Just over a decade after leaving Chelsea, Gus Poyet returned to west London to take in a game at Stamford Bridge and, like everyone else in attendance, he was taken aback by the performance of a 17-year-old academy product who had just broken into the senior team.
"The whole stadium was talking about Josh McEachran after the game," the former Blues midfielder told Goal . "People were saying he was the next [Fernando] Redondo or [Pep] Guardiola.
"Unfortunately, it didn't work out like that – despite having a great career in the Championship."
The hype around McEachran during the early days of his career cannot be overstated. A creative midfielder with tremendous passing ability and vision, he was praised by virtually every coach he played under as a young man – from Brendan Rodgers to Ray Wilkins, Stuart Pearce to Peter Bosz.
With McEachran set to turn 28 on Monday, many expected him to be well on the way to securing legendary status at Stamford Bridge at this stage of career, perhaps even captaining both his club and his country.
Instead, he is a free agent after two injury-ravaged years with second-tier strugglers Birmingham City.
McEachran joined Chelsea aged seven and quickly rose through the junior teams, helping the club win the FA Youth Cup in 2009-10 – their first tournament triumph in 50 years.
In addition, he represented England at every level between the Under-16s and the Under-21s.
As a youngster, McEachran idolised the great creative midfielders of the early 21st century, telling reporters after a Chelsea friendly in 2011: "With Zinedine Zidane it was everything about him, his goals, his touches. He was the complete all-round midfielder. Now he is retired, I look up to Frank Lampard and Andres Iniesta.”
The Blues manager at the time, Carlo Ancelotti, clearly saw something of those greats in McEachran. The youngster made his senior debut in September 2010 with a late substitute appearance in a Champions League victory over MSK Zilina, making him the first player born after the competition had been created, in 1992, to play in it.
He made 17 first-team appearances during the 2010-11 campaign and signed a five-year contract extension over the summer. However, he would only feature on five further occasions for the Blues.
While Ancelotti believed in McEachran, the Italian's successor, Andre Villas-Boas did not.
The Oxford-born starlet was frozen out of the first team and was pushed down a path of incessant loan spells. While Villas-Boas did not last long at Stamford Bridge, it is tremendously difficult for a young player to make an impression while out of sight in the Championship, particularly at a club like Chelsea, where the managerial merry-go-round rarely stops spinning.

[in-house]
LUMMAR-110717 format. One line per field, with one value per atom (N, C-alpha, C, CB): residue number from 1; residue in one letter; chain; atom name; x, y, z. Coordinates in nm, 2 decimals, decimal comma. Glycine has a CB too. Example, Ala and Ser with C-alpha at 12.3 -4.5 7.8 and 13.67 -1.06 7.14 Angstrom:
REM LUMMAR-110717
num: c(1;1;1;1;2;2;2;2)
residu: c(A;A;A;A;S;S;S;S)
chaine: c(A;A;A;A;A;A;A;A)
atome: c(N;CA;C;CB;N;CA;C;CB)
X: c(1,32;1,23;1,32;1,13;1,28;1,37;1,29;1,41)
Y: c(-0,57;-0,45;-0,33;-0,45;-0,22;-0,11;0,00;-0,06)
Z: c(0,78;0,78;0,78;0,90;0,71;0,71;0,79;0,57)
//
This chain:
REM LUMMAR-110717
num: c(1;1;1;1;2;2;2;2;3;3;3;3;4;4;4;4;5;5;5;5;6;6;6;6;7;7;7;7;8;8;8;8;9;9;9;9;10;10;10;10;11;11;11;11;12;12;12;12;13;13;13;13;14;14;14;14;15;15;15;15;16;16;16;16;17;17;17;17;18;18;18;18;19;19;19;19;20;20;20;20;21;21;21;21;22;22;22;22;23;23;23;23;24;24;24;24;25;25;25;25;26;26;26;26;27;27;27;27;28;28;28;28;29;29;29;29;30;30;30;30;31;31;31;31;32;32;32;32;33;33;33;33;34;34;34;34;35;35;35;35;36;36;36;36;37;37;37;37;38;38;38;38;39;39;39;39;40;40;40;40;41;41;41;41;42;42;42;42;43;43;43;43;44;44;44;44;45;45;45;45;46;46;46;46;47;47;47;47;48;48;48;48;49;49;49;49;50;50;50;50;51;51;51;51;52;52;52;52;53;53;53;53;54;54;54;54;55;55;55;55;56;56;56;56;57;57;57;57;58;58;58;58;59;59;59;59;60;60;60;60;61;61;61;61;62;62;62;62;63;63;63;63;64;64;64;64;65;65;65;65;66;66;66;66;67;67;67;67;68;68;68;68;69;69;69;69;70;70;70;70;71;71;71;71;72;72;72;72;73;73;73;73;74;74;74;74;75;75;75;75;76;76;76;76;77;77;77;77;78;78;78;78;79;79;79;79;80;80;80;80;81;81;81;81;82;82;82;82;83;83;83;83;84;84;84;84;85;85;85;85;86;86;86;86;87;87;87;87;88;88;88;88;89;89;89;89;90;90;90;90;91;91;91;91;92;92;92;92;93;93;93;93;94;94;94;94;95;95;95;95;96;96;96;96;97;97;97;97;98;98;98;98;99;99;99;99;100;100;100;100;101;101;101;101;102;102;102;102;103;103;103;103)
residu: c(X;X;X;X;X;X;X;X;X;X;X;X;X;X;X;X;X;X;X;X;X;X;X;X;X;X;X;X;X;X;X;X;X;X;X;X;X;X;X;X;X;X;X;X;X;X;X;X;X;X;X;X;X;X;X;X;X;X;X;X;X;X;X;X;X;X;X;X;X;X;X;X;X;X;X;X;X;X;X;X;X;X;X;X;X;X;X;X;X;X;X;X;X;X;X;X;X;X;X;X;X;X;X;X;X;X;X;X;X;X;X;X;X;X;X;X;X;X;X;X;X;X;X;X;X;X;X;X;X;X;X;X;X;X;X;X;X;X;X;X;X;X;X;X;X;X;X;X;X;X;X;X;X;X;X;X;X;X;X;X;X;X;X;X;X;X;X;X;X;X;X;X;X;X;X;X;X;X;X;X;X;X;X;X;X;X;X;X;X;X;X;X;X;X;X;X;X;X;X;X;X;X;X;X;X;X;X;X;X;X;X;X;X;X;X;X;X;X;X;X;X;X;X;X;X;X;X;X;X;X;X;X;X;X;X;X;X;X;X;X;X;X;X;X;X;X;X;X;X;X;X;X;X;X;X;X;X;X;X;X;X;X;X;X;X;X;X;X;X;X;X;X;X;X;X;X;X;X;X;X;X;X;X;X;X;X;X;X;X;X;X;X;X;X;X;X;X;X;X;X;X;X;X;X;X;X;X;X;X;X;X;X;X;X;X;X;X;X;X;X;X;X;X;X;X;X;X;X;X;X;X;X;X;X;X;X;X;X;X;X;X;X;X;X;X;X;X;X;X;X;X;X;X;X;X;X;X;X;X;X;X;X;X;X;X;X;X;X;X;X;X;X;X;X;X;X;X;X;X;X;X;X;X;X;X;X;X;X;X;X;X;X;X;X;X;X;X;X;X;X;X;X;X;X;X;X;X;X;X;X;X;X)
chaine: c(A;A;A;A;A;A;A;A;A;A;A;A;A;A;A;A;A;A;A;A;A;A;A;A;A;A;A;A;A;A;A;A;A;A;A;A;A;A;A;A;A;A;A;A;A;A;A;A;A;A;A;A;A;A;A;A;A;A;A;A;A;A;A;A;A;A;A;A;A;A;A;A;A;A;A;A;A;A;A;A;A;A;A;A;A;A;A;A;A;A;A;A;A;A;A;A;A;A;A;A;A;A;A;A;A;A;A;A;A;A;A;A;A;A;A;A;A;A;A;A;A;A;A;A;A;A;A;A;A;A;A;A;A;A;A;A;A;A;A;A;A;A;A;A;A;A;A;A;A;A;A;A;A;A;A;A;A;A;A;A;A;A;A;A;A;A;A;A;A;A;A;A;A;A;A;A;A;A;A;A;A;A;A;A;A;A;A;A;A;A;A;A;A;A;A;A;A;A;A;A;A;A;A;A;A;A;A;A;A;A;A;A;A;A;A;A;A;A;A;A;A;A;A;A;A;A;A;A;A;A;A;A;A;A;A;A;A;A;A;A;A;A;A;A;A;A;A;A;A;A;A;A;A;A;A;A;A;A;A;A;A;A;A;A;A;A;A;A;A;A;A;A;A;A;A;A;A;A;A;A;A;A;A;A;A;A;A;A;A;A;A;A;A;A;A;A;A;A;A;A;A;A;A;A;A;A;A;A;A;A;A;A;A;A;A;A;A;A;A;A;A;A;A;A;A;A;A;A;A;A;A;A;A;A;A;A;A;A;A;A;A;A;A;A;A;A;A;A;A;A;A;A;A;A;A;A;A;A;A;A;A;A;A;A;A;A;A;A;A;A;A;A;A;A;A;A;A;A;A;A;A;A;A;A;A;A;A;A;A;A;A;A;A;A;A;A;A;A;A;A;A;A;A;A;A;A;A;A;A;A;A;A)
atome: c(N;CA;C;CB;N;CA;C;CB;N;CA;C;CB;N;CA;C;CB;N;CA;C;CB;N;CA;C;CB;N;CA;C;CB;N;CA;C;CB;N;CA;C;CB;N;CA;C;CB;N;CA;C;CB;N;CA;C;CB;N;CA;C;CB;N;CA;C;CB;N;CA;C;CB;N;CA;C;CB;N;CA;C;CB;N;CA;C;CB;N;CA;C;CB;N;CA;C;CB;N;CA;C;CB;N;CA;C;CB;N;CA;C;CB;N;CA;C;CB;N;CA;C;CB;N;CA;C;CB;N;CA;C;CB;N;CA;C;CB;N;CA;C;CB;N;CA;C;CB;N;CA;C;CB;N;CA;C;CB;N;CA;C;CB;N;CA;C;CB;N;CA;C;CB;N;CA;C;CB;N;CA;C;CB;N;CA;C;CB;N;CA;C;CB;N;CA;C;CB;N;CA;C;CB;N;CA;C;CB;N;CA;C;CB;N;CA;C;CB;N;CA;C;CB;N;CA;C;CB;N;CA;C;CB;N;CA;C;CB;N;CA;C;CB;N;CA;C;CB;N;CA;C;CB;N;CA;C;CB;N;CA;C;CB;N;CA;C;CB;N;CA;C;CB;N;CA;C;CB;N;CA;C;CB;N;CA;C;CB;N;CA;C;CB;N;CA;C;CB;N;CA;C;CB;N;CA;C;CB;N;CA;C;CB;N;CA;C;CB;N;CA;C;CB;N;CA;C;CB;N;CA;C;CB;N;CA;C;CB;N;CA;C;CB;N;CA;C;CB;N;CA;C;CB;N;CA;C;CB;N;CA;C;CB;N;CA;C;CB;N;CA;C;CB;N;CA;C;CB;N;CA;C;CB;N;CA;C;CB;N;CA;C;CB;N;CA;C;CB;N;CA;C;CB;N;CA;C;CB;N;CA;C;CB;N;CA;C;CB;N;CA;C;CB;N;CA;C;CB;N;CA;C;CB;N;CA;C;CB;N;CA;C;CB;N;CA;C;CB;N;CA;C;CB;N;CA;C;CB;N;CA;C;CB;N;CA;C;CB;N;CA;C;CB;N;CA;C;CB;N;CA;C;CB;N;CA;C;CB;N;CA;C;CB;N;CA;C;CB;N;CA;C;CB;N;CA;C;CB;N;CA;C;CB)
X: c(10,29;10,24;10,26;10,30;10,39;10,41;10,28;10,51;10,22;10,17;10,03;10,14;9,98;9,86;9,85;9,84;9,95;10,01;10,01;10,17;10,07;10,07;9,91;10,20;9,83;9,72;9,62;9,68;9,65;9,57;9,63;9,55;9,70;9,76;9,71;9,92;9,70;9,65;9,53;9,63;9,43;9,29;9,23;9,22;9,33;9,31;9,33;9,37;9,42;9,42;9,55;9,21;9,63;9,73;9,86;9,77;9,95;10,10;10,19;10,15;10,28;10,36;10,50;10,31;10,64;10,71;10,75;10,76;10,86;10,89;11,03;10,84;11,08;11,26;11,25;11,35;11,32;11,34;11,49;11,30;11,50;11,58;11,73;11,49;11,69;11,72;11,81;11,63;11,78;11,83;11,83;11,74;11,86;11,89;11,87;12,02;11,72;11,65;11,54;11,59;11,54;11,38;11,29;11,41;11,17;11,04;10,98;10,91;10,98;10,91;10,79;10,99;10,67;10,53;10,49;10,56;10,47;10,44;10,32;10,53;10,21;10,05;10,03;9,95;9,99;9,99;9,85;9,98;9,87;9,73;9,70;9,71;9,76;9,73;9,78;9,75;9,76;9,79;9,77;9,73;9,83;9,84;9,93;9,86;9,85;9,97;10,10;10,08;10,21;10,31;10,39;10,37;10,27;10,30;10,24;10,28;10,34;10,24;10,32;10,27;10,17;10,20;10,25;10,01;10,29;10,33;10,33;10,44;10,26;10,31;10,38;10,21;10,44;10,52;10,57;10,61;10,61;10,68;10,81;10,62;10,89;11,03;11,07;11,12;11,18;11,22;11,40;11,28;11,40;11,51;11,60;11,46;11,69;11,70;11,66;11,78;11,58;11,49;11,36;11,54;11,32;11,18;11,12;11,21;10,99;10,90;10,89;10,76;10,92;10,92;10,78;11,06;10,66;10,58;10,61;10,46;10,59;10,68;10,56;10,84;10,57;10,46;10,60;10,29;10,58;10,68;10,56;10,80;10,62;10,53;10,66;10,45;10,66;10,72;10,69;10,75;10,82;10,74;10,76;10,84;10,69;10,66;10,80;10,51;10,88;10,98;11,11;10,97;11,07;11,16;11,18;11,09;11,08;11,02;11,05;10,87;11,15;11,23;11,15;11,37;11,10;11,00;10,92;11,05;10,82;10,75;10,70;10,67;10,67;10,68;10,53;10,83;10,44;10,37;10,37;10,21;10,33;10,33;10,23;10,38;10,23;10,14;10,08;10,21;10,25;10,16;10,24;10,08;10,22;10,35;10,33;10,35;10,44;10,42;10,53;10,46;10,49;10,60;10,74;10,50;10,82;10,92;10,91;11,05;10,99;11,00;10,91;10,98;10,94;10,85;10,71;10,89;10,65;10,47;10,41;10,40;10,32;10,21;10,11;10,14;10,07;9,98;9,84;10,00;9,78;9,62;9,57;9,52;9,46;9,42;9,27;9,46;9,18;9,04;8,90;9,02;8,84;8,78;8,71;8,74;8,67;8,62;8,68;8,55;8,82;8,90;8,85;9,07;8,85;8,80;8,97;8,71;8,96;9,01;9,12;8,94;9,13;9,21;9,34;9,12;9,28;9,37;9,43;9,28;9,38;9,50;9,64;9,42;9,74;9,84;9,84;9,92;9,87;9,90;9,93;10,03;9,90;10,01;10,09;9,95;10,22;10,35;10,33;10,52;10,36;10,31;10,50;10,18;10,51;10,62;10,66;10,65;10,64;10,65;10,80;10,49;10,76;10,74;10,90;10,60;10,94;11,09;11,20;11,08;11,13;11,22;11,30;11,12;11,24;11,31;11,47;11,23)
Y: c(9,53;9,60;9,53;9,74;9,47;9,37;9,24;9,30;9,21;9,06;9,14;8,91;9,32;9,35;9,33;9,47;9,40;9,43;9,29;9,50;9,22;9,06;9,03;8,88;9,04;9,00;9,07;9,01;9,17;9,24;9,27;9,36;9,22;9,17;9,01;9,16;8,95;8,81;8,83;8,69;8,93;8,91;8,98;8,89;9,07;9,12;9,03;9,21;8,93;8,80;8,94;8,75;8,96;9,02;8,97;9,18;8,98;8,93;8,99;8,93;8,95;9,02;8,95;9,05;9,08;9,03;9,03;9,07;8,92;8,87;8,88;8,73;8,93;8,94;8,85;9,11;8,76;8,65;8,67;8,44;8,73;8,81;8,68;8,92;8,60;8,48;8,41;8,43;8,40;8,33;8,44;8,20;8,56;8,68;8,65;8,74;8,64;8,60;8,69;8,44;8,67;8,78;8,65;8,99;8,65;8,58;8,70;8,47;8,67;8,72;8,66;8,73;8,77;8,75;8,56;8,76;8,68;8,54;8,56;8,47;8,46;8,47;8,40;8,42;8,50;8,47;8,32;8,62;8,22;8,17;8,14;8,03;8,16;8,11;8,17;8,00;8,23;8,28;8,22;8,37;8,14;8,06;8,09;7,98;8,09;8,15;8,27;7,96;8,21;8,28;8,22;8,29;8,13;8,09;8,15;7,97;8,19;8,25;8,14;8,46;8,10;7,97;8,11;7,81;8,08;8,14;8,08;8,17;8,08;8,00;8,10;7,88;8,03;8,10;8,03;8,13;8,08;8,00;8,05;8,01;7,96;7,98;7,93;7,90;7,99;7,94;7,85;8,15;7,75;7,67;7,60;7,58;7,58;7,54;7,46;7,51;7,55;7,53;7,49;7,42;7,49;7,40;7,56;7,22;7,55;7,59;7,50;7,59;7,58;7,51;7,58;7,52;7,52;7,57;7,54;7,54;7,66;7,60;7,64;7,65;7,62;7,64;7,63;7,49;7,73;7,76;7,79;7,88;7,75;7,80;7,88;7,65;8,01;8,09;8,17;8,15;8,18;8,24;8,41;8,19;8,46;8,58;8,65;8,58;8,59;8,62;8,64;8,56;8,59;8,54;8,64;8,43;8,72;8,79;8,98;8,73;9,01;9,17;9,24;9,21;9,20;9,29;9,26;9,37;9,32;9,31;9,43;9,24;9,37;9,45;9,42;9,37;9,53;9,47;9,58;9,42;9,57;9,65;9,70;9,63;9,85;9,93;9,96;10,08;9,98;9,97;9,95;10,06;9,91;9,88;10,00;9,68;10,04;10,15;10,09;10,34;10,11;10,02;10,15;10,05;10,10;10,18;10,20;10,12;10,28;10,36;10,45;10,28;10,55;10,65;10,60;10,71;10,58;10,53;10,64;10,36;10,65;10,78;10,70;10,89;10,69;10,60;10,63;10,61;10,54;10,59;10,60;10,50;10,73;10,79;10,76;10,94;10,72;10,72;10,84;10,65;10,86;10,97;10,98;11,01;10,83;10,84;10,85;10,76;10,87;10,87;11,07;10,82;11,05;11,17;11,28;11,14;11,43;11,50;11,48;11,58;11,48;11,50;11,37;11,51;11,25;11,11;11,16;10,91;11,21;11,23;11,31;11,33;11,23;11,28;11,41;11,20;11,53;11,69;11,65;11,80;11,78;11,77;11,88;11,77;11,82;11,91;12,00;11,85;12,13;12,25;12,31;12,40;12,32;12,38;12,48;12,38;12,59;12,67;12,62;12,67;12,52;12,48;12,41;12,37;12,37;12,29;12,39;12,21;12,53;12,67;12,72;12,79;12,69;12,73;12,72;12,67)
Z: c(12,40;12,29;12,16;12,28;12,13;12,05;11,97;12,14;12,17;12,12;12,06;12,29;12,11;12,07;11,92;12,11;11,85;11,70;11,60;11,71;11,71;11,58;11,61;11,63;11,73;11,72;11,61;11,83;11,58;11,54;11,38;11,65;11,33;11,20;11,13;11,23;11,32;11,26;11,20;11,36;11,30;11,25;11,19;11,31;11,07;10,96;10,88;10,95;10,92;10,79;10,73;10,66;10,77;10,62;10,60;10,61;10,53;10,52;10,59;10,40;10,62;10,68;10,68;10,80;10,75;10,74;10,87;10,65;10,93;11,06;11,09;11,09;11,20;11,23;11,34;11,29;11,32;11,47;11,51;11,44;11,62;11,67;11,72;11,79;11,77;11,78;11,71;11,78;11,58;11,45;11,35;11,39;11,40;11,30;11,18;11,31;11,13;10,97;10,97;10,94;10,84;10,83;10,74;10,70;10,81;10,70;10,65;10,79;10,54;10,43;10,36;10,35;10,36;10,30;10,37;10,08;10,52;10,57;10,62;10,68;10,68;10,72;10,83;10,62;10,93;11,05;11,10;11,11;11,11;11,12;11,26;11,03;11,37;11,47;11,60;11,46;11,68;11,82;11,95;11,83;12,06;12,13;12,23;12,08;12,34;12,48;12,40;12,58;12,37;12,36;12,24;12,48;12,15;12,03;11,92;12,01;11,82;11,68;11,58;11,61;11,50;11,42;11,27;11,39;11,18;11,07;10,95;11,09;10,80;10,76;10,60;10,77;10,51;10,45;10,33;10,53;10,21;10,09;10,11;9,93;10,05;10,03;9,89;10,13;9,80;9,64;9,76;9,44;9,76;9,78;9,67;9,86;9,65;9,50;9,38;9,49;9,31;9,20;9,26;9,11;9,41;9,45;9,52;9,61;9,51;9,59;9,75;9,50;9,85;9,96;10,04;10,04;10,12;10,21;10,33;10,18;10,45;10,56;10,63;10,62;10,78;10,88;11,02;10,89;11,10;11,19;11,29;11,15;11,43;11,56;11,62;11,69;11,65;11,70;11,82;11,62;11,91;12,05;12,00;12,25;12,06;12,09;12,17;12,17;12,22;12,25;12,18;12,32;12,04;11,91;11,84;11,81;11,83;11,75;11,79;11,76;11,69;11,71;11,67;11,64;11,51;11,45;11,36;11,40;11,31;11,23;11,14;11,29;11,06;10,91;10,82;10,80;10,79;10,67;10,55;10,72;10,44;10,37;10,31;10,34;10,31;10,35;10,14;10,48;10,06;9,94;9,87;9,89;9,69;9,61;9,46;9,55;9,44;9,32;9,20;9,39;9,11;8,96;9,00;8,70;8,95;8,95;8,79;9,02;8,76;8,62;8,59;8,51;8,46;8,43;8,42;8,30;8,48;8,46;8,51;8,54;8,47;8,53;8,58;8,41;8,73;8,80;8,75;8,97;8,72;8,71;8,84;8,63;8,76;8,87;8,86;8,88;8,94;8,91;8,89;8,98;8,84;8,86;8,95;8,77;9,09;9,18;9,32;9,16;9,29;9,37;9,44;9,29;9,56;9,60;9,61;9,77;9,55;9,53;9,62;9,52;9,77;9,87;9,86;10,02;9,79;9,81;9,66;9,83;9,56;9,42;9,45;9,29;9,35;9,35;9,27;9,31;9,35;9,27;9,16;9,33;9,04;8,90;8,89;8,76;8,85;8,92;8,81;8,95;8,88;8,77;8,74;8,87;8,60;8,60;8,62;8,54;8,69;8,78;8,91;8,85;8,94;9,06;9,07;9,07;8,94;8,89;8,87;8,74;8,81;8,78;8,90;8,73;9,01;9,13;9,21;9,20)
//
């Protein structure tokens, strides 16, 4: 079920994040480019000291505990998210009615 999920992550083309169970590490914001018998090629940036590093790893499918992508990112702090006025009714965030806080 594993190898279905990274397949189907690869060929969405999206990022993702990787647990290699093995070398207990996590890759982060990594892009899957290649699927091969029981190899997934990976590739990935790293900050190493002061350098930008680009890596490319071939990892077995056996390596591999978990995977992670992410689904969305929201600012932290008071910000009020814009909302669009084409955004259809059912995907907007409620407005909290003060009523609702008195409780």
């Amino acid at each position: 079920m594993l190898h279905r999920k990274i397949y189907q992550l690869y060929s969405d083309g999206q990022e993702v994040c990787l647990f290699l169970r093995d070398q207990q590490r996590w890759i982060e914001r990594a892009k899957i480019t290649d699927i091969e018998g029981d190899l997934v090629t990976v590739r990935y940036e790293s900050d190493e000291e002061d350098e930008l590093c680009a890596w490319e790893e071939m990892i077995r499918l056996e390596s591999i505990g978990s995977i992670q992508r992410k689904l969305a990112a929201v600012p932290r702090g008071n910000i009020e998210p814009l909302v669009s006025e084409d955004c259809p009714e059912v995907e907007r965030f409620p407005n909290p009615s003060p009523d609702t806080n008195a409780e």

During McEachran's formative years, it was going faster than ever. Ancelotti, Villas-Boas, Roberto Di Matteo, Rafa Benitez, Jose Mourinho – almost every time McEachran would return from a loan stint, he’d find a new manager waiting for him at Stamford Bridge.
Each had their own plans and ideas, primarily based around achieving success as soon as possible. Giving opportunities to young talent rarely featured on their to-do list.
His loans were a mixed bag, too. Young Player of the Year at Middlesbrough in 2012-13 and an FA Cup semi-final appearance for Wigan in 2014 were highs, but a spell of bench-warming at Swansea and an injury-ravaged stint with Watford hindered his development.
Eventually, McEachran made his way out of the Cobham loan maze and signed for Brentford, where he played 101 first team games over four years and was a regular starter when fit. Injuries were always an issue, though.
Even after he left Brentford, joining fellow Championship side Birmingham on a free transfer, he was sidelined for a year by cruciate knee ligament injury sustained just as he was starting to play regularly.
He ended up parting company with the club by mutual consent in January, having been dropped from the first-team squad.
What is perhaps most tragic about McEachran's situation is that he could perhaps have emulated his icon Zidane had he not turned down a move to Real Madrid as a youngster.
He told the Daily Telegraph in 2017: "I was 16, at Chelsea, and my agent at the time said, 'Real Madrid want you.' It's unbelievable, isn't it? At that age.
"I had the chance to go to Real Madrid or Man United. Real Madrid had the contract waiting for me and they wanted all my family to fly over but I said, 'No, I want to stay at Chelsea.' I was a Chelsea fan.
"I just believed in myself that I was going to make it. Under Carlo, when I made my debut I was saying to myself 'Ah, that was a good choice for me to say no to Real Madrid’, but looking back now maybe I should have."
In terms of sliding-doors moments, rejecting Real Madrid to end up released by Birmingham at 27 is one of the starkest 'what might have been' moments in recent football history.
Here are some of the other articles in Goal's Forgotten Men series: